The responses to my post on the Phoenix prompted me to dig up additional information on the history of fraternities at Middlebury.
Perhaps the most substantive issue at play here concerns the right of free association, which is protected by the First Amendment to the Constitution. Why, the question goes, should Middlebury students be prohibited from associating with a particular group of people? And at what point does such an association, if it is single-gendered, become recognizable as a fraternity or sorority?
Interestingly, this issue came up in the lawsuit that DKE brought against the College in 1993. In arguing for its right to exist on campus, the fraternity invoked First Amendment rights. The Addison Superior Court dismissed this claim, arguing the College is a private institution, rather than a “state actor,” and had made “a valid and permissible decision to create an academic environment that would eliminate gender based distinctions that have historically limited a woman’s opportunity to develop her individual talents and participate more fully in a free and open society.” The notion of a free and open society is important in this context, and I will return to it shortly. But first it’s worth noting that the Court also rejected the idea that the College had suppressed the plaintiffs’ free speech rights:
The actions of the college in developing its policy that campus social organizations cannot exclude women based on gender, and in enforcing that policy with respect to the fraternities, is not analogous to forbidding the expression of political or other thought. Plaintiffs are free to debate issues including the wisdom of the current college policy, but they may not form a social organization, affiliated with the college, which excludes women because of their gender.
Several points to tease out:
- Presumably, the same logic the court used to turn aside fraternities also applies to sororities. There may be good reasons—based on political/historical factors—to allow women to form all-female social organizations, but the court opinion does not allow that entitlement. Neither does the College Handbook.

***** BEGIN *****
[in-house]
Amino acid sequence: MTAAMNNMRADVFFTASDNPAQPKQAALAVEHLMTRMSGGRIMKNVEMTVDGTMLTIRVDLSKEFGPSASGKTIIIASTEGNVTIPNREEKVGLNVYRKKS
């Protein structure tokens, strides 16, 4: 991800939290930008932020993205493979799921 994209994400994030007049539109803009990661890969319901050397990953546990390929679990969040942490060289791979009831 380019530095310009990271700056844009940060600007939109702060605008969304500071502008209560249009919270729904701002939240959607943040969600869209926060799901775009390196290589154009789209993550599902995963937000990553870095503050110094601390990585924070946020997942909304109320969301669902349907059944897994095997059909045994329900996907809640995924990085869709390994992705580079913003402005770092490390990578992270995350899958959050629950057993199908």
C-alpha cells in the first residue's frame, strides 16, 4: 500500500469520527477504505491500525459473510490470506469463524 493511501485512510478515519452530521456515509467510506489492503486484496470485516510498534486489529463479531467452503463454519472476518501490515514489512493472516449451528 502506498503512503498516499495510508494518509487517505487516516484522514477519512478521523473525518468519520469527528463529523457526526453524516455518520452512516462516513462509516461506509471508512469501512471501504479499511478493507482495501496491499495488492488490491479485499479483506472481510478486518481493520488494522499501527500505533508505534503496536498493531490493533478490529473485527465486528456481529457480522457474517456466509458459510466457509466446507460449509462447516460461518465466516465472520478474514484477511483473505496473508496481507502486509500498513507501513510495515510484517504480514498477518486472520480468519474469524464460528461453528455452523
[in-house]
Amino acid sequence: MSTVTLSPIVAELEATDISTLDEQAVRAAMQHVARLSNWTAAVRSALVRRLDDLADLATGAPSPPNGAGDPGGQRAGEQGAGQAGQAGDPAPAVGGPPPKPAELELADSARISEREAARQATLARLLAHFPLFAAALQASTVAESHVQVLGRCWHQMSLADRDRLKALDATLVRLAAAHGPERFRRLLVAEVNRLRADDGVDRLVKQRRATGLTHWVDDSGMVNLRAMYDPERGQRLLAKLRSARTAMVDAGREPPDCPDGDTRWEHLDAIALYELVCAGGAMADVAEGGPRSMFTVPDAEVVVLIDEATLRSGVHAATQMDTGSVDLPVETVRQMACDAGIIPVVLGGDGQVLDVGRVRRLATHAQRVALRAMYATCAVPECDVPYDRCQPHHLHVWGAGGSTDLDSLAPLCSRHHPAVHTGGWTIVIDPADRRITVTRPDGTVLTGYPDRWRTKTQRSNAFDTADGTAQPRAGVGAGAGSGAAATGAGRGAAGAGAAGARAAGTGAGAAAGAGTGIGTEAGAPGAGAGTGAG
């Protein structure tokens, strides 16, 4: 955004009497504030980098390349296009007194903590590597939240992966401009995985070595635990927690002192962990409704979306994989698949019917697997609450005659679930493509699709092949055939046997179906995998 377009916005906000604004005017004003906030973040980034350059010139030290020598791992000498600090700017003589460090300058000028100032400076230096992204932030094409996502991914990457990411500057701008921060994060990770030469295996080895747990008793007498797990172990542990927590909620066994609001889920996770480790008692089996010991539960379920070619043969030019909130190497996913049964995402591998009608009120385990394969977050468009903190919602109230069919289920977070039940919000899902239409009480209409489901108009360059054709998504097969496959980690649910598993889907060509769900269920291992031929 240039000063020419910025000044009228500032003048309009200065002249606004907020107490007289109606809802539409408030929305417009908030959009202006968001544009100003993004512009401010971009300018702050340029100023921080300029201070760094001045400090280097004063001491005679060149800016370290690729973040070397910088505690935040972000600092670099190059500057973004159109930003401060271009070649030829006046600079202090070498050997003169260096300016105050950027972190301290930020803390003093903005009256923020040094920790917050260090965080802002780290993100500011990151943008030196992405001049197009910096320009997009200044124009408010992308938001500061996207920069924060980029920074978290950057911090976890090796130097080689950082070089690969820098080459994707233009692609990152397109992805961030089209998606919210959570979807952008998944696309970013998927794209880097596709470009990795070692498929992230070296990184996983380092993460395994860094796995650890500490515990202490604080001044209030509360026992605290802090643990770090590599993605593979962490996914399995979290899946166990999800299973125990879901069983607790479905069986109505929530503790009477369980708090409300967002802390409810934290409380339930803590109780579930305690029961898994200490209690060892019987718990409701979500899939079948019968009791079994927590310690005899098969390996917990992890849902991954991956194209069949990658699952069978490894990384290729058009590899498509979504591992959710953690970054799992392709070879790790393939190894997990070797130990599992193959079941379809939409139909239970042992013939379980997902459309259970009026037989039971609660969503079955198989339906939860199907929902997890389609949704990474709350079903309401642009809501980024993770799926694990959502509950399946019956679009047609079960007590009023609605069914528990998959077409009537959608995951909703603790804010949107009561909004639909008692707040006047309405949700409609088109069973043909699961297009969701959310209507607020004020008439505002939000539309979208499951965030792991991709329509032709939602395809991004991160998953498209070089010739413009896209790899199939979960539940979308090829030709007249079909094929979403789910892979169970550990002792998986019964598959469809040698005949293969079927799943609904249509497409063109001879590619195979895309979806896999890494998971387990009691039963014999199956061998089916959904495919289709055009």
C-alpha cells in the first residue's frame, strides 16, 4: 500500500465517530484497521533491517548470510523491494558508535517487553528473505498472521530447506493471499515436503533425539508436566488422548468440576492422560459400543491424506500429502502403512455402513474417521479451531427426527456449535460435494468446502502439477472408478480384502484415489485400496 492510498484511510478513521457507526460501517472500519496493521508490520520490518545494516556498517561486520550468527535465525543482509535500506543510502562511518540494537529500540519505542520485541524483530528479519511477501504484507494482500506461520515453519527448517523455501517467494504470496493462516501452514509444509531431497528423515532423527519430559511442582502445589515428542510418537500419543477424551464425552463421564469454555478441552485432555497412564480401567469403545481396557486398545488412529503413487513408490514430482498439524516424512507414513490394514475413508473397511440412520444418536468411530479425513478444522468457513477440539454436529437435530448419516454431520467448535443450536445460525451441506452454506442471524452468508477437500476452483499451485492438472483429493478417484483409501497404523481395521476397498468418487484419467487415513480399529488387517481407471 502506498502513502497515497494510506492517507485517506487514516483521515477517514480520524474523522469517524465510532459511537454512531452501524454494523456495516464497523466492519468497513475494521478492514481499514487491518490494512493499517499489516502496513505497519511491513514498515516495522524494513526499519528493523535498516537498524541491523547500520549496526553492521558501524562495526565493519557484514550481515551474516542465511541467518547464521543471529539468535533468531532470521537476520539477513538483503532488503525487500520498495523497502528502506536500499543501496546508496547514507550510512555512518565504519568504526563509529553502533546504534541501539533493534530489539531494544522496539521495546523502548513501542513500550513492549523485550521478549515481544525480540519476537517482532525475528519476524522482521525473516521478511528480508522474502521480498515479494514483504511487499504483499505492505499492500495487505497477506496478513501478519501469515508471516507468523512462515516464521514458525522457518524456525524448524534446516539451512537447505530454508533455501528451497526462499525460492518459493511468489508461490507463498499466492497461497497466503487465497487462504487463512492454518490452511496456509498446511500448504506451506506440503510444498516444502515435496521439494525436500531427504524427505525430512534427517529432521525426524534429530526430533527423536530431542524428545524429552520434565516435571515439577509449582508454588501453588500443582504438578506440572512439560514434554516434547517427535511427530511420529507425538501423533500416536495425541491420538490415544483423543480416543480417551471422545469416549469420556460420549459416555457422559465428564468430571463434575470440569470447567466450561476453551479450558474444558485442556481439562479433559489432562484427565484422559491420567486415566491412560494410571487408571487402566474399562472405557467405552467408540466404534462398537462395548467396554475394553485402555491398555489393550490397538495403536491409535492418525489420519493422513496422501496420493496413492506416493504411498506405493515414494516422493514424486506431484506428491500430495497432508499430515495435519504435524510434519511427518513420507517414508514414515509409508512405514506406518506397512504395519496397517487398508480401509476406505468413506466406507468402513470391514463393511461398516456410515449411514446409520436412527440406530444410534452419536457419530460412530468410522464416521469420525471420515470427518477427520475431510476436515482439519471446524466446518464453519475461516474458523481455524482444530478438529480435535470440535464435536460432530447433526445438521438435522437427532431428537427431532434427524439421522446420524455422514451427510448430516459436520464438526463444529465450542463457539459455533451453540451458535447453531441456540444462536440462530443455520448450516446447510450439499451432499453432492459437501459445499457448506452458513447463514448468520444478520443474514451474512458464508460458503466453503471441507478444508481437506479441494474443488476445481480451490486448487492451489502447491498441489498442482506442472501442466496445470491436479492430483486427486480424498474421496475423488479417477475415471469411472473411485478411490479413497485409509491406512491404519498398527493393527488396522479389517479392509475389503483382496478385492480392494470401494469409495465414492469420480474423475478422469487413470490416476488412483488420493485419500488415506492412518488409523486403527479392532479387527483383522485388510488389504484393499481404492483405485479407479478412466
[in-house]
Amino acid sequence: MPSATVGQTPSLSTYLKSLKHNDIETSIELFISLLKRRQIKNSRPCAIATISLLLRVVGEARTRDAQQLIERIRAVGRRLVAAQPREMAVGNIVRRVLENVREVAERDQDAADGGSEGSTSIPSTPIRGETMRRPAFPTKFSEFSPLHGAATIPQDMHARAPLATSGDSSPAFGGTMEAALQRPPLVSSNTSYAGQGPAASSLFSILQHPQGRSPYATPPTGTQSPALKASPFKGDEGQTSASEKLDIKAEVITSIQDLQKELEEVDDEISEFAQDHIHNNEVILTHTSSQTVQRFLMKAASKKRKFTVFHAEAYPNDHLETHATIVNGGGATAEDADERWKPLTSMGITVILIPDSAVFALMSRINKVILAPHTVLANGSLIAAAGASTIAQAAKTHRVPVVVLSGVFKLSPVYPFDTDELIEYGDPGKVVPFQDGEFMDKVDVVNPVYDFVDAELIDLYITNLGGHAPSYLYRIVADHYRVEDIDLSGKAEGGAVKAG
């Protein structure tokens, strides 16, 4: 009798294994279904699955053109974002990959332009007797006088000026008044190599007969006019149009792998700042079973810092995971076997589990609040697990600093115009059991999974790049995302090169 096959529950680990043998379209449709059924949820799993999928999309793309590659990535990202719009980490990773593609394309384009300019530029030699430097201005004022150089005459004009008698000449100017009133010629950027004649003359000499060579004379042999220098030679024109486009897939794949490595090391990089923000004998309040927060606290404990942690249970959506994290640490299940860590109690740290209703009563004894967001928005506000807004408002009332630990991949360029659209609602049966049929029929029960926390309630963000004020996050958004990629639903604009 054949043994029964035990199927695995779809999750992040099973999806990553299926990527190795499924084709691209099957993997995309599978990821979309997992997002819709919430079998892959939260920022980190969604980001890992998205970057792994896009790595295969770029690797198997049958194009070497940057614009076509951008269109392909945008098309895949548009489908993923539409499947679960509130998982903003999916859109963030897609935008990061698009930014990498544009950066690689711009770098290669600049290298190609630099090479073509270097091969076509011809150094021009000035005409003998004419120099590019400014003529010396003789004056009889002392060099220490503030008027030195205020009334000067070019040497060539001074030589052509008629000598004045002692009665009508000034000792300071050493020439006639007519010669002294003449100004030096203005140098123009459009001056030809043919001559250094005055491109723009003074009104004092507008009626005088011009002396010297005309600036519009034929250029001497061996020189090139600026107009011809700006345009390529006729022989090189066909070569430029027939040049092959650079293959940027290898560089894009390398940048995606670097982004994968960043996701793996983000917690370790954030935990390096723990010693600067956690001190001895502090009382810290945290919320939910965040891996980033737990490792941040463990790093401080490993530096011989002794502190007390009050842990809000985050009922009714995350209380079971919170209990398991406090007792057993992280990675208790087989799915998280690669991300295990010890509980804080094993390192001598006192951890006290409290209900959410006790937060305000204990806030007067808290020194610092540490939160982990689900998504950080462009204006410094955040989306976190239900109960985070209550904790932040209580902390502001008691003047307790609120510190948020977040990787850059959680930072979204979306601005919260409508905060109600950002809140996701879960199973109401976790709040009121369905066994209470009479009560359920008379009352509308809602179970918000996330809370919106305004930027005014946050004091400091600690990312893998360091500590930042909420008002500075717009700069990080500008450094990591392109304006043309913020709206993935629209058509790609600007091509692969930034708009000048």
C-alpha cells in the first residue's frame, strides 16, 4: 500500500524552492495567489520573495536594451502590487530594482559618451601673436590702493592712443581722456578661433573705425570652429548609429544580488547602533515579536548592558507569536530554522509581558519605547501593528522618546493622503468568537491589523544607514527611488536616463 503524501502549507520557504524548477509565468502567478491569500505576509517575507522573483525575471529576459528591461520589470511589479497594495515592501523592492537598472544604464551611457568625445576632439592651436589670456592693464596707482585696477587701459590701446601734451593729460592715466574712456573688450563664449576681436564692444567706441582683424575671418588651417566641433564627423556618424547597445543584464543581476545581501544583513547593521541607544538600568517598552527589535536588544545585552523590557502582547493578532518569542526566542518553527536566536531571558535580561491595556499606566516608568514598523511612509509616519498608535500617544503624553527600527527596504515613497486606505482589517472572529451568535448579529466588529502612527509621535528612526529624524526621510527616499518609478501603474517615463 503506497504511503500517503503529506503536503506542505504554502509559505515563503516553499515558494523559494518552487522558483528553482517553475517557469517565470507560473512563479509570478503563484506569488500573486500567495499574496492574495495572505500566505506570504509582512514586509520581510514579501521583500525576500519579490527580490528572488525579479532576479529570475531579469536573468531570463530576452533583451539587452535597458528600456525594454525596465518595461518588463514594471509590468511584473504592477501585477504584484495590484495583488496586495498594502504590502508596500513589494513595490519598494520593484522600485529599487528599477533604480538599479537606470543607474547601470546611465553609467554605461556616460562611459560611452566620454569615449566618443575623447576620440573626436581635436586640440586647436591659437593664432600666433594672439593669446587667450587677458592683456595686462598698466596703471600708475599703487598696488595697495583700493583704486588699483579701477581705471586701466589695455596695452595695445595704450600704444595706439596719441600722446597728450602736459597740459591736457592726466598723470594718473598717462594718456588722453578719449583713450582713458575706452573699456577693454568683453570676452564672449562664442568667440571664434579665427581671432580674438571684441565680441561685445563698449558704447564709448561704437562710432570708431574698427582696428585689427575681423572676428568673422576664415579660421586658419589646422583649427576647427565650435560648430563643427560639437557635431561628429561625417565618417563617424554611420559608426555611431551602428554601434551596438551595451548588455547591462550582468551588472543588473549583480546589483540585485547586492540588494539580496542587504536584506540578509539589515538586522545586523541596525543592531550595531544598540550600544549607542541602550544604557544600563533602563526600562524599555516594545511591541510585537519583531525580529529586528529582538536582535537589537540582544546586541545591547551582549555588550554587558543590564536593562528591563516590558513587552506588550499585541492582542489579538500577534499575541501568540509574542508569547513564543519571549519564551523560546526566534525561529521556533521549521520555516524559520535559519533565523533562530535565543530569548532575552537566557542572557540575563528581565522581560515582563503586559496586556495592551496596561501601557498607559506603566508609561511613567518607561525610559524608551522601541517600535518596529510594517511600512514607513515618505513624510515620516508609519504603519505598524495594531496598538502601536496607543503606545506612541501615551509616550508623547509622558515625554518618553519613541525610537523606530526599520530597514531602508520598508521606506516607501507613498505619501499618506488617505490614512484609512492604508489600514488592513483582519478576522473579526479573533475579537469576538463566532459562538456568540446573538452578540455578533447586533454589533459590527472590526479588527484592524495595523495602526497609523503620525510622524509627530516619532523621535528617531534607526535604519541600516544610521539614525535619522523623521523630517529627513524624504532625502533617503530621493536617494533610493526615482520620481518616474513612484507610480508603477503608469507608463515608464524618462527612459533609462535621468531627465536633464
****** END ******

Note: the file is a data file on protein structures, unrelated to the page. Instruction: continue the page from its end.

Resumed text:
- The prohibition focuses on “social organizations,” not sports teams or singing groups, which have demonstrable educational purposes. The argument here is that exclusionary social practices can damage the educational atmosphere at the College.
- The last sentence suggests that a group does not need a house or visible resources to form an exclusionary, single-gender organization that would be at odds with College policy. “Affiliation” with the College is enough. As some fraternities took their activities underground in the early 90s, Community Council debated this issue, and concluded that fraternity members who used College resources (like the telephone system) to hold clandestine meetings were in violation of College rules.
Today, as in 1993, the College highly prizes its ability to educate students so they can participate fully in “a free and open society.” Moreover, one could argue that freedom and openness are essential to a liberal arts education and that in eliminating fraternities, the College judged that their existence interfered with the institution’s mission. The same argument could be brought to bear on underground fraternities and sororities—that is, social organizations that meet in secret, maintain an exclusive membership, initiate (perhaps haze) their members, and follow other practices associated with fraternities.
Six years ago, there was a flare-up at Williams College over the existence of secret fraternities. With some students angry about the existence of these exclusive organizations and Handbook sanctions that included suspension and expulsion, the administration decided to go slow. Instead of threatening discipline and pushing the organizations “more underground,” they asked the members to come forward so they could be given amnesty.
Despite efforts to treat a challenging problem in an upfront, pragmatic manner, this approach was not entirely successful, as some students accused the Williams administration of treating the offending fraternity with kid gloves.
How then should the College treat complaints about underground fraternities or sororities here at Middlebury?